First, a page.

The responsible mortgage lending fix is in

On Friday, the Senate Economics Committee released its assessment of the Morrison Government’s planned axing of responsible lending rules, which supported winding back regulations to support greater credit provision across the economy:

The committee notes that a well-functioning credit market is essential for economic growth generally, and for Australia’s recovery from the COVID-19 pandemic specifically. The committee agrees that the current consumer credit protection framework is potentially overly prescriptive and that regulatory duplication between the responsible lending obligations, under the Credit Act, and the prudential standards issued by APRA could be an issue.

The committee is concerned by evidence that the regulatory framework has resulted in consumers being unable to access credit in a timely manner to buy their first home or to obtain a grant under the HomeBuilder scheme. The committee is also concerned by the invasive and onerous nature of the inquiry and verification processes required under the existing responsible lending obligations…

The committee is of the view that these regulatory changes will not undermine consumer protections and that the principal of ‘responsible lending’ is deeply embedded in Australia’s broader regulatory framework, which credit providers and credit assistance providers must still operate within and comply with.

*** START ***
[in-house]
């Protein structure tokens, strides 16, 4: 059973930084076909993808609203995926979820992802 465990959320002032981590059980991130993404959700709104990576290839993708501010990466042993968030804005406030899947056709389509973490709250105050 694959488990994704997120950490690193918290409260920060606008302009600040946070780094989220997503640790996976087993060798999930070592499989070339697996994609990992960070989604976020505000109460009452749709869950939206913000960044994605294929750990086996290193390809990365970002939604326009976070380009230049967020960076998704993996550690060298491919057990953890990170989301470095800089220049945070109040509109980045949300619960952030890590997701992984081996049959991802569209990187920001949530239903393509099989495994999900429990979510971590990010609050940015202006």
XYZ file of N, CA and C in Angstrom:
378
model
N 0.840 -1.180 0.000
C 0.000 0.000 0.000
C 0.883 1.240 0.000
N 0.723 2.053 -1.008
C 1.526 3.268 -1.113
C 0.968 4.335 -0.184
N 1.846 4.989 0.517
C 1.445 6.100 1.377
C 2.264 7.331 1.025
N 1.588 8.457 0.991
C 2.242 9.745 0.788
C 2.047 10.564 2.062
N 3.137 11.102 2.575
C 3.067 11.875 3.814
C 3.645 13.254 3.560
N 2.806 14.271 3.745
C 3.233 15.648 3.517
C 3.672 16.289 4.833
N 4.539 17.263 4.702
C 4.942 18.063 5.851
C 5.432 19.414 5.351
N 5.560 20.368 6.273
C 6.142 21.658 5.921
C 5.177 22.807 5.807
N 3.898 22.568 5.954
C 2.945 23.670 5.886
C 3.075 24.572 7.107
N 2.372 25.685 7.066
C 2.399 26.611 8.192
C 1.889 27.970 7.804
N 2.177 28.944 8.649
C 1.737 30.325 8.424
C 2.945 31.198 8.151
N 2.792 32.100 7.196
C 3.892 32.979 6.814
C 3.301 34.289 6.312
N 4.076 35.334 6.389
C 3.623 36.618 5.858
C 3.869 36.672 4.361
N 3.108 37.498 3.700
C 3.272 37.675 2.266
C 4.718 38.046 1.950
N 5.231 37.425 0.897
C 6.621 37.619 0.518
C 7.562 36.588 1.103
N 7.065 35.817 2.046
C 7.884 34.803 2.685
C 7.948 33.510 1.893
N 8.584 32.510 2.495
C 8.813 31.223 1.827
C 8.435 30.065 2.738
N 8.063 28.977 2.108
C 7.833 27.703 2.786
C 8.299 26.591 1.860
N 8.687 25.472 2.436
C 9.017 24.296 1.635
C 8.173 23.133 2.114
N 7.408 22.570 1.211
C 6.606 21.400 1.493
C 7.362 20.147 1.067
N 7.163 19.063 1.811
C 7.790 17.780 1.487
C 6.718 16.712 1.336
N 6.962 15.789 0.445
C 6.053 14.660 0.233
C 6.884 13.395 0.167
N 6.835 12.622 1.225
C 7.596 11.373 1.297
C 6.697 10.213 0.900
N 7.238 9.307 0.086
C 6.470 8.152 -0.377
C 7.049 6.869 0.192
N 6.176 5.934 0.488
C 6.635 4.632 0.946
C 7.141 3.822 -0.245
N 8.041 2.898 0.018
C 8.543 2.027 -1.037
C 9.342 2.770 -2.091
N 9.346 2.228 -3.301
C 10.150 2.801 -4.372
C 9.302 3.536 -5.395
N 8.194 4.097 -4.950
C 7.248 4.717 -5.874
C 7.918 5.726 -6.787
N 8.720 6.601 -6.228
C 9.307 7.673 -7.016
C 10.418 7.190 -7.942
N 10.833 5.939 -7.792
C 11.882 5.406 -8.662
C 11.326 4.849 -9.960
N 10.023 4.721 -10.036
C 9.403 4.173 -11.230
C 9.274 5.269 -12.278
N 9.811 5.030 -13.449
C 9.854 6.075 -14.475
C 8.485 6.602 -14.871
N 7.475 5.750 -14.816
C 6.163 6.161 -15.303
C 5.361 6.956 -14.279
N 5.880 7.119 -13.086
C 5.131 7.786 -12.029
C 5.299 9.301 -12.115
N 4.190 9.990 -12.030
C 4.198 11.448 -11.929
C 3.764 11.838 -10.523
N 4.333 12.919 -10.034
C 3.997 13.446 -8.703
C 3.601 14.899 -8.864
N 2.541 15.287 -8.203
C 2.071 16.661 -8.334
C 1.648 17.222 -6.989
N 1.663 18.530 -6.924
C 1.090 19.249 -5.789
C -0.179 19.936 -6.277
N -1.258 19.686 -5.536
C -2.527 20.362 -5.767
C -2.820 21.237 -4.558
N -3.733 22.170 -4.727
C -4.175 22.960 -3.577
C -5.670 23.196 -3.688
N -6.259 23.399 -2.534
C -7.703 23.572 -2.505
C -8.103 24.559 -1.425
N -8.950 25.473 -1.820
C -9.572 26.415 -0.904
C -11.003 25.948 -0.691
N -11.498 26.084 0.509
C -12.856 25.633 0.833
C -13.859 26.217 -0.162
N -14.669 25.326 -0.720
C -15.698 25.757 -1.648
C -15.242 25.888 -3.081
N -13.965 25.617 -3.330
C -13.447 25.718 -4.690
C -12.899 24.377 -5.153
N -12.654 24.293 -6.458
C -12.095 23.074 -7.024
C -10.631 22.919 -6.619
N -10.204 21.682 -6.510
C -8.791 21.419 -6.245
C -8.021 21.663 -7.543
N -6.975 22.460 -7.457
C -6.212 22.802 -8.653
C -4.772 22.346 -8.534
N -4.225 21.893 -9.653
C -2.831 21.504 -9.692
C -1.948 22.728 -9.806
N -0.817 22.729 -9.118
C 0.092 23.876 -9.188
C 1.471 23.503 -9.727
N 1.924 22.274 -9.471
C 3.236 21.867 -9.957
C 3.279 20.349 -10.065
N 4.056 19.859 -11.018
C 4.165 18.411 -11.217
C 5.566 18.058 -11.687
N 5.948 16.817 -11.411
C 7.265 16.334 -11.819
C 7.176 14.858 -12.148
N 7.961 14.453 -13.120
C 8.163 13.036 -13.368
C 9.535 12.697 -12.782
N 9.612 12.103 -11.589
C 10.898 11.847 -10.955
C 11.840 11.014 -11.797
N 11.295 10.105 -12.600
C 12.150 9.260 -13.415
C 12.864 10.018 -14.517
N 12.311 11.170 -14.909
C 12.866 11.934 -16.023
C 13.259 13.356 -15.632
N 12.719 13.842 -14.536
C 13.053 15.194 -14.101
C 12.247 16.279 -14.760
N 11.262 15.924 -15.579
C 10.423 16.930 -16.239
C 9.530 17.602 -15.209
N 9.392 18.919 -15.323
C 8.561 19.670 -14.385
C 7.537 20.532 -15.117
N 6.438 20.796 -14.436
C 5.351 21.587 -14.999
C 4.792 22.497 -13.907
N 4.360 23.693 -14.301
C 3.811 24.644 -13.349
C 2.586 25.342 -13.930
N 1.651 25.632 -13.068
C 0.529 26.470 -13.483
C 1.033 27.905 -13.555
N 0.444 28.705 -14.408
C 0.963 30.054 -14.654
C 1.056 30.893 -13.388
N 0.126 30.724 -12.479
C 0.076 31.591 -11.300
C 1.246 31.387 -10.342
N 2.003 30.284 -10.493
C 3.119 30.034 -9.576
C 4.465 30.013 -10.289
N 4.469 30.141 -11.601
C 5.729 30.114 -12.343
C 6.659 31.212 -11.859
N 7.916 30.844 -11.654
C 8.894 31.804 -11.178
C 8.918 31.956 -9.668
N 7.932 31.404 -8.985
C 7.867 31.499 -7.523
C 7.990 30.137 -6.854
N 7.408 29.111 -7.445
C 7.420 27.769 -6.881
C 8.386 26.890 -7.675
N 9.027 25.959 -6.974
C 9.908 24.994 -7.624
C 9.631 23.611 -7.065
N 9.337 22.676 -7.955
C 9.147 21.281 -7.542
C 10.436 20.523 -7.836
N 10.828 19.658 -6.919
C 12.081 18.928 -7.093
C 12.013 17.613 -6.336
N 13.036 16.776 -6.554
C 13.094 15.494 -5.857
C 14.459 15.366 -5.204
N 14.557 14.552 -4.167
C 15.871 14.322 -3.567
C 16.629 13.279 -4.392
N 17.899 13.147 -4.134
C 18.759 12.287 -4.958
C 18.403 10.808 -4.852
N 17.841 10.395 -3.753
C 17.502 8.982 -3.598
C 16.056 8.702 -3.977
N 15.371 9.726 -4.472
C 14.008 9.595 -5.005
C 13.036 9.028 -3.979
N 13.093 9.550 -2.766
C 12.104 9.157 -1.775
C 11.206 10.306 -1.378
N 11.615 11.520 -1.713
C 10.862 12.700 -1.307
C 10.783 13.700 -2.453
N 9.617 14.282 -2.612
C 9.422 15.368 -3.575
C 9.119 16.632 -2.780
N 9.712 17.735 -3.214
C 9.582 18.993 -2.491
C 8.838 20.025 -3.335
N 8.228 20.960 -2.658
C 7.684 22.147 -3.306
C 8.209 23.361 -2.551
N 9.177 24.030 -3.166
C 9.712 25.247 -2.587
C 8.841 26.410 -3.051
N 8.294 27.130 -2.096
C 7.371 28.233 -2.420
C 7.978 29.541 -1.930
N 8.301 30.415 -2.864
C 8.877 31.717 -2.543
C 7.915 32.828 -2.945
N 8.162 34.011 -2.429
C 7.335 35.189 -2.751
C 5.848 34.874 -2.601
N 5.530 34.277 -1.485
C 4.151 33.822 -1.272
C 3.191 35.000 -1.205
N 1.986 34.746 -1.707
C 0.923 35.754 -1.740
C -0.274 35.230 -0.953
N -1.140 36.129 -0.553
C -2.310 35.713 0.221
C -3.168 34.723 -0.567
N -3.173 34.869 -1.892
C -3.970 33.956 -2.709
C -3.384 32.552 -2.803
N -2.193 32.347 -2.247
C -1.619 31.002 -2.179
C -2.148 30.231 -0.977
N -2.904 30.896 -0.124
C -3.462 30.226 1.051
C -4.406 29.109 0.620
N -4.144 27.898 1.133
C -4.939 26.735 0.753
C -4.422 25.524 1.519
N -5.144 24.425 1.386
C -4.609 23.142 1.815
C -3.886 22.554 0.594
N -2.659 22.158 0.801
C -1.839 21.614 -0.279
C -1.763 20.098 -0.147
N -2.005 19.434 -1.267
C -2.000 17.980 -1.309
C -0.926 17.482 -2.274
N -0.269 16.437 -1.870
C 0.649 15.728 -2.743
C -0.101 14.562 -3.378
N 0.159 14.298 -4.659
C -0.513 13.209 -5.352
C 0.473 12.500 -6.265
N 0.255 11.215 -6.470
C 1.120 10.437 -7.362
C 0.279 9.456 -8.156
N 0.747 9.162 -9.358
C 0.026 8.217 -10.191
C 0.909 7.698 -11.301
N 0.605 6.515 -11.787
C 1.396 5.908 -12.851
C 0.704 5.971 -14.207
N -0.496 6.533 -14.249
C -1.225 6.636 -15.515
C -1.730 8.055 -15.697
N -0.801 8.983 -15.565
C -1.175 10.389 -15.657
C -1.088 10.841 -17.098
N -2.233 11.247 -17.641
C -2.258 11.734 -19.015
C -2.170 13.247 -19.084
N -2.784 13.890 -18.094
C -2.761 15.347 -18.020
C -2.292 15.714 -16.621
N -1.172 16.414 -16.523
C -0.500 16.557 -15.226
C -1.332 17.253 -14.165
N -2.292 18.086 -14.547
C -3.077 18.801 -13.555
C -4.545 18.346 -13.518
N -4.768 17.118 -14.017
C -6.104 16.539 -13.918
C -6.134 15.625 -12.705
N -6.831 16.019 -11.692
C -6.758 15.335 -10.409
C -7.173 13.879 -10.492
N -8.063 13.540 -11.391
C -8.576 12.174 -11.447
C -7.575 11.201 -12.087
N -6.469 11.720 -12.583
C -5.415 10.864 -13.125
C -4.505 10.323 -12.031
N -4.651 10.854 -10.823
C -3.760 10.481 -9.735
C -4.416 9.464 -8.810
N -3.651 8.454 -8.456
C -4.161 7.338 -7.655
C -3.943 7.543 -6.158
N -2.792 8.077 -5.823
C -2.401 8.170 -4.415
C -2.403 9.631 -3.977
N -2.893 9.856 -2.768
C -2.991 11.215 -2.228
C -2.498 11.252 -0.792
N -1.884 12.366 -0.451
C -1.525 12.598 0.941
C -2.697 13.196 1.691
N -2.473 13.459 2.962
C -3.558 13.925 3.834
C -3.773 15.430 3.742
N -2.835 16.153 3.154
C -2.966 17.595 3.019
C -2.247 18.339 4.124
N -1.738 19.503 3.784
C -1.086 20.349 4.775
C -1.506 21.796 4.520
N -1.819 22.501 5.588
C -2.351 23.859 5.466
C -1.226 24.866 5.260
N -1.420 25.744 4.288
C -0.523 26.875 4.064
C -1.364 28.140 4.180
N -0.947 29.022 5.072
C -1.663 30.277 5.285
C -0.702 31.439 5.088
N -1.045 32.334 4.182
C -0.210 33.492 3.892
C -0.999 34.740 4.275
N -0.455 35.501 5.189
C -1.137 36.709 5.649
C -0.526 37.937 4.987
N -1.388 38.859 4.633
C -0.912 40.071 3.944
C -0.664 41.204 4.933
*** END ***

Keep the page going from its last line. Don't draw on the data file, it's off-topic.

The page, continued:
It must be noted that this Senate Committee was Coalition-led. Therefore, it is no surprise that it found in favour of Coalition policy.

What is particularly concerning about their assessment is that it directly contradicts the view of the exhaustive Hayne Banking Royal Commission (RC), which handed down its final report only two years ago and outlined numerous cases and examples of irresponsible and predatory lending.

In fact, the Hayne RC was so concerned about predatory lending that its very first recommendation was to ensure that existing responsible lending rules remain in place:

The Hayne Banking Royal Commission’s central recommendation was to keep responsible lending laws.

What’s the point of conducting RCs if the government that ordered the inquiry acts directly against its recommendations?

If the Morrison Government’s changes are passed by the Senate, it will represent the biggest relaxing of lending rules in a generation and act as a ‘red rag to a bull’ for Australia’s financial institutions to engage in sub-prime lending.

I would love to see Kenneth Hayne give his take on the reforms, particularly how the RC came to the polar opposite view. What has changed over the past two years to warrant scrapping the rules?

It is also difficult to argue that lending standards are too tight when the volume of new mortgage commitments are at a record high and Australian property prices are soaring.

New mortgage commitments are experiencing a record boom.

We can add the Council of Financial Regulators is on the move in the opposite direction, last week indicating that:

There has been some increased availability of mortgage finance recently, though lending standards are generally being maintained at this stage. The Council places a high emphasis on lending standards remaining sound, particularly in an environment of rising housing prices and low interest rates. It will continue to closely monitor developments and consider possible responses should lending standards deteriorate and financial risks increase.